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K.M. Mohammed Ghouse and Co. Vs. the Collector of Central Excise and anr. - Court Judgment

LegalCrystal Citation
SubjectCustoms
CourtChennai High Court
Decided On
Reported in(1968)2MLJ229
AppellantK.M. Mohammed Ghouse and Co.
RespondentThe Collector of Central Excise and anr.
Cases ReferredBadaku Joti Savant v. State of Mysore
Excerpt:
- .....the central excise office that boat no. 12 belonging to the petitioner-firm had been seized by the customs authorities on account of its being involved in smuggling of wrist watches from the ship and that tindal natarajan and other boat crew had been arrested. on and july, 1963 a statement was recorded by the customs collector of nagapattinam, from one abdul salam, one of the partners of the petitioner firm. the petitioner disclaimed any kind of knowledge or responsibility for the alleged offence and prayed for the release of the boat to him. the petitioner firm was served with a show cause notice on 20th november, 1963 from the deputy collector of central excise, tiruchirapalli, wherein it was stated that 150 watches were found in its boat on 29th june, 1963 and the petitioner was asked.....
Judgment:
ORDER

P.S. Kailasam, J.

1. This petition is filed by a firm carrying on export and import business at Nagapattinam for the issue of a writ of certiorari calling for the records relating to the order dated 23rd November, 1965 of the Central Board of Excise and Customs, Government of India, New Delhi, quashing the said order, in Customs Appeal No. 100/65 confirming the order of confiscation of the boat by the Collector of Central Excise, Madras.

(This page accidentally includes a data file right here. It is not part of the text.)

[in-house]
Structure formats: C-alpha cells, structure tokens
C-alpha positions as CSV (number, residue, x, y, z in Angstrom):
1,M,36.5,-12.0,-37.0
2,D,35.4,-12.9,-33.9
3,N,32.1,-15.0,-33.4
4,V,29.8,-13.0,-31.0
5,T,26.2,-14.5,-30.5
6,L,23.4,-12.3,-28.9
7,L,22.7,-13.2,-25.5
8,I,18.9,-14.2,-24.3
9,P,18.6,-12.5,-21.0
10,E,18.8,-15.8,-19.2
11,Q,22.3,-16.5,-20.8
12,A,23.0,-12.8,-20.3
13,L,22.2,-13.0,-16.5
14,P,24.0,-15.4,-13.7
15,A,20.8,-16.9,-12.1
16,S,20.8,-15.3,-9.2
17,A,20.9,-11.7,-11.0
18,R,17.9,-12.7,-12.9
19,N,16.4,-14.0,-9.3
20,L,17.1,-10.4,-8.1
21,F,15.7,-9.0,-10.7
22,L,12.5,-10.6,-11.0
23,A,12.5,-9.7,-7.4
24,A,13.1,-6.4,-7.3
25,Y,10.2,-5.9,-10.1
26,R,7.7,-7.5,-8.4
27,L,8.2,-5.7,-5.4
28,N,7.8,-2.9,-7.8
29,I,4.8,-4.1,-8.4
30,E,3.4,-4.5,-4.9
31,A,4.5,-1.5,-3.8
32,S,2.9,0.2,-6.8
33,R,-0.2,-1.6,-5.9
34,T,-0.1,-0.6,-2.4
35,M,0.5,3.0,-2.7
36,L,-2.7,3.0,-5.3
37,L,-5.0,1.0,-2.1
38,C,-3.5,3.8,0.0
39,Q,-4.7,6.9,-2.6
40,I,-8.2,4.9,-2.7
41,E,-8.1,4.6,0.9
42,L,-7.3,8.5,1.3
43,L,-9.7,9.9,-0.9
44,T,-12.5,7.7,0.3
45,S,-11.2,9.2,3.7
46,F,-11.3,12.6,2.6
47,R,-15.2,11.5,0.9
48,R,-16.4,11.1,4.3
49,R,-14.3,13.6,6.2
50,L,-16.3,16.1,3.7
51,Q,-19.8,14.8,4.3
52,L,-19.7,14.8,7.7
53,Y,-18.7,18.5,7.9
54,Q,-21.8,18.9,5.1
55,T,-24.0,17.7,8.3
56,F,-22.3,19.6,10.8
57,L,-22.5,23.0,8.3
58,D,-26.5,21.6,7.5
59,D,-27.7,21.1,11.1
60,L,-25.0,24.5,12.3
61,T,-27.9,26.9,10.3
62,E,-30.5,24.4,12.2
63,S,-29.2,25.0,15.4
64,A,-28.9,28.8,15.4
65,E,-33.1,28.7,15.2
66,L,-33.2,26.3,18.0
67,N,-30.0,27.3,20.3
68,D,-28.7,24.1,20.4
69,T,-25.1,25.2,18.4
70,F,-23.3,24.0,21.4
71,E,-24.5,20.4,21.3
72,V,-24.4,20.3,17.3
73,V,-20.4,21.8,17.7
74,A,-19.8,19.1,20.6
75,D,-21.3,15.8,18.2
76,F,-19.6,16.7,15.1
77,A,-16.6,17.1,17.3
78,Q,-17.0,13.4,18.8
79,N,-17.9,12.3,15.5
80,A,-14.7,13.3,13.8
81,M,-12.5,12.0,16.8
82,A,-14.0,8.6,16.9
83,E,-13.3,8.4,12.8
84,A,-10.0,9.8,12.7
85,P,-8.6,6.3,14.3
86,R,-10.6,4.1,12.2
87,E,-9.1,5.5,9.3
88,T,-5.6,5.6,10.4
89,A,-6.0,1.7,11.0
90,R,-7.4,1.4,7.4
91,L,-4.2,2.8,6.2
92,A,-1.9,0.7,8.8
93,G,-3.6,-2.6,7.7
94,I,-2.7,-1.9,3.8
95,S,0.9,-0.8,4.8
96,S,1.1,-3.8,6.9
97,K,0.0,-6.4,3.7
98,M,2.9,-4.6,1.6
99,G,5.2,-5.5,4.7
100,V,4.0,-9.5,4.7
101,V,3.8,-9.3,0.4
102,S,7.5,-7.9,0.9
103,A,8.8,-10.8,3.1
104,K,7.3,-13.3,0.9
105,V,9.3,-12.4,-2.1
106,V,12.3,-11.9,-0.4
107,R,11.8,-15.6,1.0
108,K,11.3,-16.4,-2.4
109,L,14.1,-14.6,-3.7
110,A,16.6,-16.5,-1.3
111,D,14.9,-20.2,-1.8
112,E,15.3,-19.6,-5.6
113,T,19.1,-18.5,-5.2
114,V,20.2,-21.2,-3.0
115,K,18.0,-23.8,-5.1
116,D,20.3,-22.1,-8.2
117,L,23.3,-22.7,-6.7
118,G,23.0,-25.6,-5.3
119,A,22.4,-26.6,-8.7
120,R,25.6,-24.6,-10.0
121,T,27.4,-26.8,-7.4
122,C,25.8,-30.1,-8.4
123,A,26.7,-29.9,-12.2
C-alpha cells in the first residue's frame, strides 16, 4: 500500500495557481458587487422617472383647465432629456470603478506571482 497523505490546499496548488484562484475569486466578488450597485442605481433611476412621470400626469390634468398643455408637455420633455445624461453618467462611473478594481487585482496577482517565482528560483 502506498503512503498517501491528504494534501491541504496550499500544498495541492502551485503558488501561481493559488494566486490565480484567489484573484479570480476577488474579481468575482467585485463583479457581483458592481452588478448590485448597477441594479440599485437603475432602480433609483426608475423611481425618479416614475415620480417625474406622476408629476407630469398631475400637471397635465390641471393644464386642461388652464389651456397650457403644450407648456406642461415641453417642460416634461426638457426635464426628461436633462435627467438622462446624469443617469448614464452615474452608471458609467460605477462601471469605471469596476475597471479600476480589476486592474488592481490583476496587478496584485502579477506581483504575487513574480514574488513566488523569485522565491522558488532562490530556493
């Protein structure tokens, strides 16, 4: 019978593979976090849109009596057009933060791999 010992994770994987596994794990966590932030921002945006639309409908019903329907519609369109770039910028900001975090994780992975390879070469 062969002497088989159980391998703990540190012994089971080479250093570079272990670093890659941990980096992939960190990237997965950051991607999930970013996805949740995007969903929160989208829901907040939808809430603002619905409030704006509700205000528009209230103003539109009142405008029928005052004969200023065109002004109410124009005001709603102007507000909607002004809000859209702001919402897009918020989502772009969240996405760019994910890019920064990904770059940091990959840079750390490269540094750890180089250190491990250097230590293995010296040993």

2. For the purpose of facilitating transport and loading of its export cargo in ships Which call at Nagapattinam Port and which are usually anchored about 4 miles from the shore, the petitioner was owning a boat. The boat bears Registration No. 12 in the Nagapattinam Port Office. On 29th June, 1963 the petitioner's boat was taken by Tindal Natarajan With the cargo for being loaded into ' S.S. State of Madras '. It is stated that evening the petitioner received information from the Central Excise Office that boat No. 12 belonging to the petitioner-firm had been seized by the customs authorities on account of its being involved in smuggling of wrist watches from the ship and that Tindal Natarajan and other boat crew had been arrested. On and July, 1963 a statement was recorded by the Customs Collector of Nagapattinam, from one Abdul Salam, one of the partners of the petitioner firm. The petitioner disclaimed any kind of knowledge or responsibility for the alleged offence and prayed for the release of the boat to him. The petitioner firm was served With a show cause notice on 20th November, 1963 from the Deputy Collector of Central Excise, Tiruchirapalli, wherein it Was stated that 150 watches were found in its boat on 29th June, 1963 and the petitioner was asked to show cause why boat No. 12 should not be confiscated under Section 115 of the Sea Customs Act, 1962. The petitioner sent a reply on 28th November, 1963. The first respondent passed an order on 19th August, 1964 finding that Tindal Natarajan and boat crew Subramaniam have transported the contraband watches and imposed a penalty of Rs. 100 on each of them under Section 112 (b) of the Act. The first respondent also ordered the confiscation of the boat under Section 115 (2) of the Act With an option to pay a fine of Rs. 5,000 in lieu of confiscation and clear the boat. Against the said order the petitioner preferred an appeal to the second respondent. During the pendency of the appeal Natarajan, Tindal of the boat and Subramaniam boat crew, Who were tried before the Sub-Divisional Magistrate of Nagapattinam, for the offence of importing 150 foreign Watches without a permit or license, were acquitted. The petitioner enclosed a copy of the order of acquittal to the second respondent with a letter dated 30th August, 1965 and prayed for the release of the boat. But the second respondent by an order dated 23rd November, 1965 upheld the order of confiscation under Section 115.